Allow me to explain. I work with computers. Lots of computers. Sometimes computers get too old to be of practical use to the College. Sometimes they are need of repair, but it isn’t practical to take the time to fix them. In either case, we give them away. Sometimes I take the ones in need of repair and fix them, then I give them away. I did that today.
One of my neighbors wanted a computer. He’s a good guy, quick to offer a hand if it looks like you might need one. Unfortunately, he is living on a fixed income and can’t afford a computer. When I asked him if he wanted one of mine, his eyes got a sparkle in them. His wife used to work for a tax firm, and she’d be able to use the computer to do people’s taxes and take in a bit of money. And that’s all they needed, just a little help.
So I put together a machine for them, a simple XP install with OpenOffice. I explained that she would have to get her own tax software, and that they would need an internet connection. I also explained that since the monitor I was giving them had been sitting in the back seat of my car for a while, they would have to let it warm up before they put everything together.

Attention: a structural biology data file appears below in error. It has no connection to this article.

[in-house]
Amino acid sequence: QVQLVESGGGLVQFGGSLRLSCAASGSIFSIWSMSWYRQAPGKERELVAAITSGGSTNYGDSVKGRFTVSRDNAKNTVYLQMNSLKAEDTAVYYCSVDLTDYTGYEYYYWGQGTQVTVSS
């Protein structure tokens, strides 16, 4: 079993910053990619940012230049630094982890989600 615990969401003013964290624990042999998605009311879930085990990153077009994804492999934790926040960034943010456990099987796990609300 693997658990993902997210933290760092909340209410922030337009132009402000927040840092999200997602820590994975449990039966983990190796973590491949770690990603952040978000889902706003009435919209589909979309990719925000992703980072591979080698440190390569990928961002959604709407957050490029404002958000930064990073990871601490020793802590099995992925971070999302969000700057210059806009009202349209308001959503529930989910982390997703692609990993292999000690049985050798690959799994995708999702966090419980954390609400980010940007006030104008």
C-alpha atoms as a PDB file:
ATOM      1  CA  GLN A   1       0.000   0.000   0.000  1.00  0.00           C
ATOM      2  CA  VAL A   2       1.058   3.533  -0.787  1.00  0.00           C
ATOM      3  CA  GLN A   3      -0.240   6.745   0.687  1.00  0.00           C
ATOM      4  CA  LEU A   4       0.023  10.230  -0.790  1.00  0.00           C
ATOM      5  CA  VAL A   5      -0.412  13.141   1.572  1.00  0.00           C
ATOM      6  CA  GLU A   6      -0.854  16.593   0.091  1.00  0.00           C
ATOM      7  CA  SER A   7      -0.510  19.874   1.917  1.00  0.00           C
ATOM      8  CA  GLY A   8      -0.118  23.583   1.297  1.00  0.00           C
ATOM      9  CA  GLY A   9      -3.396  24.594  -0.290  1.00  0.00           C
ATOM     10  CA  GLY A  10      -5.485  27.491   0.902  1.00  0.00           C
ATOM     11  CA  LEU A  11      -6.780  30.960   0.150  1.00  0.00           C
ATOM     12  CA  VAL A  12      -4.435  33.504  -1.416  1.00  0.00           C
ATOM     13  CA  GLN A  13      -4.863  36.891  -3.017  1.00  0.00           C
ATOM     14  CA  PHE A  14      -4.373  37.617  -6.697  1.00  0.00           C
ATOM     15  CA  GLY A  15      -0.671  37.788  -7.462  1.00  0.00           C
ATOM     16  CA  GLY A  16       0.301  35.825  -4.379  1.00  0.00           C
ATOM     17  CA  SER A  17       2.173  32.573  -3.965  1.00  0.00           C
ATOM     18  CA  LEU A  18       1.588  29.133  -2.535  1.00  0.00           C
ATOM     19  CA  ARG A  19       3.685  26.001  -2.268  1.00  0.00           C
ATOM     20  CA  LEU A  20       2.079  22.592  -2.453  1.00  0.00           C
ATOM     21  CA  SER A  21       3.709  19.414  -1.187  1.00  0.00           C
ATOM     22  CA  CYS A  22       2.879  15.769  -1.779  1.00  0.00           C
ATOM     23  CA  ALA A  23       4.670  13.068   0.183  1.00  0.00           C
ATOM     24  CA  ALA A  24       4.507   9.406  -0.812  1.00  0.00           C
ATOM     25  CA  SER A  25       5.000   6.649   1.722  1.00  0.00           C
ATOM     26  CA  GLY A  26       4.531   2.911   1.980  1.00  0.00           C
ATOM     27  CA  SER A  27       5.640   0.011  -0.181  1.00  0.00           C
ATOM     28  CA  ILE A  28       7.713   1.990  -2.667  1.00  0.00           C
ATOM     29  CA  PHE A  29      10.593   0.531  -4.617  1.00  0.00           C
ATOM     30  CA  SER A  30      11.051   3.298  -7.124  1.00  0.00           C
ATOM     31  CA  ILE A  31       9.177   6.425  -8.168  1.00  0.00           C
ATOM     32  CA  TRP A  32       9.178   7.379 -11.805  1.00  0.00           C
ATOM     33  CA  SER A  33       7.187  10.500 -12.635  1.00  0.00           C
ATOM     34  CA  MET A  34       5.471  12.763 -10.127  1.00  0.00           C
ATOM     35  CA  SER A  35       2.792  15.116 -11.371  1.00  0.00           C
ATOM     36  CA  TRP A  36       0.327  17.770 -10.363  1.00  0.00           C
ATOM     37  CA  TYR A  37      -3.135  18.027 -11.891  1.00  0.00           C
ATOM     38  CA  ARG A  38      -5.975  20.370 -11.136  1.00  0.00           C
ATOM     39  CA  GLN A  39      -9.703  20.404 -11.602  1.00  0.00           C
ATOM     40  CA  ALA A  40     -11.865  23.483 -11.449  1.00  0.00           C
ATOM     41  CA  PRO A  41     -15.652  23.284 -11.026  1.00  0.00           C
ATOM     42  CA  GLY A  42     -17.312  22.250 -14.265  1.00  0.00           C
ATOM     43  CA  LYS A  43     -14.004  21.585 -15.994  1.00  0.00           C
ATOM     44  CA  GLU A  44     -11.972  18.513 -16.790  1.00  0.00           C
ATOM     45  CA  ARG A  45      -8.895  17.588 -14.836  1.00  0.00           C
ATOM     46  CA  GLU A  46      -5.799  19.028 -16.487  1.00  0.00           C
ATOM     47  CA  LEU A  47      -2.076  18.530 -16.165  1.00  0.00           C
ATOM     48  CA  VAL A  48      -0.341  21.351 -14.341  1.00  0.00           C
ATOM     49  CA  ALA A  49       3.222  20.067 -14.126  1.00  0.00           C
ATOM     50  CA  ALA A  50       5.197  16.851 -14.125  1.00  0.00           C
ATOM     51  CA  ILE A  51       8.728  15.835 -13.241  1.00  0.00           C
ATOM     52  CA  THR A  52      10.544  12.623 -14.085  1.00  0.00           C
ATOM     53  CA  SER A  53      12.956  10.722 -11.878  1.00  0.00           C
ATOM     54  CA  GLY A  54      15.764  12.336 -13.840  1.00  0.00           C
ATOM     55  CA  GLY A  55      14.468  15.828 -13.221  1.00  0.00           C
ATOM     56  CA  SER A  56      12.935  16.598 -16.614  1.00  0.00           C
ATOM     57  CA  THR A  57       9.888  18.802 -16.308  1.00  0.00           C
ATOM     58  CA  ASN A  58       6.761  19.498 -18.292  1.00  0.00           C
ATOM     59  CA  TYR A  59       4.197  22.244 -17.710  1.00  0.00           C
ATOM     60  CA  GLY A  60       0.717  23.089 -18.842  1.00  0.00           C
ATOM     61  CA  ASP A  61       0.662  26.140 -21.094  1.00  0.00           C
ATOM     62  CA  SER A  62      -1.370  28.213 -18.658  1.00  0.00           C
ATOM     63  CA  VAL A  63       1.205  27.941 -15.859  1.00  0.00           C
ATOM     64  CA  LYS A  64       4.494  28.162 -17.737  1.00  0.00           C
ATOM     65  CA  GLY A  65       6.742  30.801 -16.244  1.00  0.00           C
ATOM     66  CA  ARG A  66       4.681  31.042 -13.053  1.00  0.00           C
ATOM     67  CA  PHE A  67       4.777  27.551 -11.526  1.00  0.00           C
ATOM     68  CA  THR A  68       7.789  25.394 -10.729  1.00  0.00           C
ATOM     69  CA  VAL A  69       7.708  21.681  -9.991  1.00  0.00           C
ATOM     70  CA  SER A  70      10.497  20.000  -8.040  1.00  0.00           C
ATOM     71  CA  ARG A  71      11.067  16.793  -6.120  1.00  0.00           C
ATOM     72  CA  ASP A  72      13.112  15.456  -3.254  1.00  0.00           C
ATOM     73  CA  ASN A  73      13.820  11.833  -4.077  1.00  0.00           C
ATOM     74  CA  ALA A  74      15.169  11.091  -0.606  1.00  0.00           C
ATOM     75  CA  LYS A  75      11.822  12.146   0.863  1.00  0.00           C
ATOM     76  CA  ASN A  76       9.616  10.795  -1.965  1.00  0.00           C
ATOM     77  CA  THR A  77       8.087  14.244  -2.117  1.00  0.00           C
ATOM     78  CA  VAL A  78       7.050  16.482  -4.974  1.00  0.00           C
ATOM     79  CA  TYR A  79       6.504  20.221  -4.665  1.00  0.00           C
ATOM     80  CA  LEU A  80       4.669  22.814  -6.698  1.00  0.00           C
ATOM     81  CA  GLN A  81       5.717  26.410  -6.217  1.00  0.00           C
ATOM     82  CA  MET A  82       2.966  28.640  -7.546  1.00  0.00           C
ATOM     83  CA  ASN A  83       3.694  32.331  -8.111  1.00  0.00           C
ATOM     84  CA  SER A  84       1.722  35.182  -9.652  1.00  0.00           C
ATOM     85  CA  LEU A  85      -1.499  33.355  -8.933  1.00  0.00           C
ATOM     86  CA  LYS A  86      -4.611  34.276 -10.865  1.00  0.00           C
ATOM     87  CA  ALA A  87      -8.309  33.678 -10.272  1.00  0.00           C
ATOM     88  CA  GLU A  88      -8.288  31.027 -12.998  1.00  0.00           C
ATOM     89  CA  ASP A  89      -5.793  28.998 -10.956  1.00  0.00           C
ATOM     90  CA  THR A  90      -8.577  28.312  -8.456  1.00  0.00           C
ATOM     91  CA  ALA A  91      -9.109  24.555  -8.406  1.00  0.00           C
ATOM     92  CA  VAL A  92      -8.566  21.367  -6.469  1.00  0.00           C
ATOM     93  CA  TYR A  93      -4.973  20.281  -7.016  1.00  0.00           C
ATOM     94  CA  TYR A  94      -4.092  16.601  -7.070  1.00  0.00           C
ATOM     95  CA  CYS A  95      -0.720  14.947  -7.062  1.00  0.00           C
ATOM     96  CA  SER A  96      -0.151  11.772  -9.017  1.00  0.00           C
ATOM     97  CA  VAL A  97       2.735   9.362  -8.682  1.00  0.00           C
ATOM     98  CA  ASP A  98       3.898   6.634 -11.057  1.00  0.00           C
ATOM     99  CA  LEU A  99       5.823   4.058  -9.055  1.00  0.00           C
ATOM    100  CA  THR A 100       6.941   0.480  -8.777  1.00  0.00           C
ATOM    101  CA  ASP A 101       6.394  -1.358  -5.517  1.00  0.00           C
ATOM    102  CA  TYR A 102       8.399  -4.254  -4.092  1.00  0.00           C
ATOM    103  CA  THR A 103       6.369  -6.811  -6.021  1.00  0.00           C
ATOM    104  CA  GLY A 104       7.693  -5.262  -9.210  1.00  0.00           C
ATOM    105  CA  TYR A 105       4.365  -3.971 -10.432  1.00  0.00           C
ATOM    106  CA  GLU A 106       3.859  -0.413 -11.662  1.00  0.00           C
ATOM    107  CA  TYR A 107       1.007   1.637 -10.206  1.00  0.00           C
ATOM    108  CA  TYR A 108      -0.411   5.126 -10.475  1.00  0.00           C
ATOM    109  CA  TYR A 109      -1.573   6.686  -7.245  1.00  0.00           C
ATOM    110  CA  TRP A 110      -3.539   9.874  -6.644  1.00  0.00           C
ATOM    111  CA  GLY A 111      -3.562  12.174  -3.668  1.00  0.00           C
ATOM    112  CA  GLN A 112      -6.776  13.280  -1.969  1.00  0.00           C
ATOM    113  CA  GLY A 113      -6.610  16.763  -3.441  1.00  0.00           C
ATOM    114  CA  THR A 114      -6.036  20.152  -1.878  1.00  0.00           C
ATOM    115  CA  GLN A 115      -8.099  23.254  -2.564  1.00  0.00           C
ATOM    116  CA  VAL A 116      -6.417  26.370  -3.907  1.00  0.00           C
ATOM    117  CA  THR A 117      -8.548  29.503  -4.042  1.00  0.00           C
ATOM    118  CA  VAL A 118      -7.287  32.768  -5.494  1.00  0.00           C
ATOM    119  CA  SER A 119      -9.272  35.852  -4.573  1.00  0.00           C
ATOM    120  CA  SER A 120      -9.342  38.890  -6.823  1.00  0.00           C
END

Now, I’ve done this before so I’ve learned. I didn’t give them the power cords. I gave them the computer, the monitor, the keyboard, the mouse, but I knew she would try to put it together without waiting for the monitor to warm up. I gave explicit instructions not to try to plug it in until tomorrow, but I knew they would go unheeded. And sure enough, about half an hour later, I had a knock at my door.
“She says it’s missing some cords.”
“Yes, those are the power cords. I told you not to try to plug it in until tomorrow. That’s when you can pick up the cords.” My neighbor doesn’t know a lot about computers, but he knows I do. Apparently, his wife thinks she knows more. But that’s okay, I anticipated that and no frozen monitors exploded.